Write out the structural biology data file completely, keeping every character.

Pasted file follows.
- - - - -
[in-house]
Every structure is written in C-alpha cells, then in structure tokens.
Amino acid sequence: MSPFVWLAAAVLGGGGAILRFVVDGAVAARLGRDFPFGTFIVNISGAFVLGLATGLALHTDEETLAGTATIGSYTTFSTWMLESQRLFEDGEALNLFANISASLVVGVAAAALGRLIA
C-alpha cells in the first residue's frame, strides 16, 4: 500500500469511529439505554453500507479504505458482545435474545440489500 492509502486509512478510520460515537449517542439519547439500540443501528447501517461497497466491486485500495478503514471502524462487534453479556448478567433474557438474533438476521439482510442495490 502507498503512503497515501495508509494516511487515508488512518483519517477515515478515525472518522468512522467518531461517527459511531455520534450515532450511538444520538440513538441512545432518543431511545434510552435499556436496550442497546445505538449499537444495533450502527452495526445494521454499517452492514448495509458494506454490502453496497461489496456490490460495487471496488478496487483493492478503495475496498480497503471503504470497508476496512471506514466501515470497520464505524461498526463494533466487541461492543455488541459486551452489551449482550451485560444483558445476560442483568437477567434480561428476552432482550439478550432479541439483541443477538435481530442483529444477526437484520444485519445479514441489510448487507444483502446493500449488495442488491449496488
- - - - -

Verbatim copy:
[in-house]
Every structure is written in C-alpha cells, then in structure tokens.
Amino acid sequence: MSPFVWLAAAVLGGGGAILRFVVDGAVAARLGRDFPFGTFIVNISGAFVLGLATGLALHTDEETLAGTATIGSYTTFSTWMLESQRLFEDGEALNLFANISASLVVGVAAAALGRLIA
C-alpha cells in the first residue's frame, strides 16, 4: 500500500469511529439505554453500507479504505458482545435474545440489500 492509502486509512478510520460515537449517542439519547439500540443501528447501517461497497466491486485500495478503514471502524462487534453479556448478567433474557438474533438476521439482510442495490 502507498503512503497515501495508509494516511487515508488512518483519517477515515478515525472518522468512522467518531461517527459511531455520534450515532450511538444520538440513538441512545432518543431511545434510552435499556436496550442497546445505538449499537444495533450502527452495526445494521454499517452492514448495509458494506454490502453496497461489496456490490460495487471496488478496487483493492478503495475496498480497503471503504470497508476496512471506514466501515470497520464505524461498526463494533466487541461492543455488541459486551452489551449482550451485560444483558445476560442483568437477567434480561428476552432482550439478550432479541439483541443477538435481530442483529444477526437484520444485519445479514441489510448487507444483502446493500449488495442488491449496488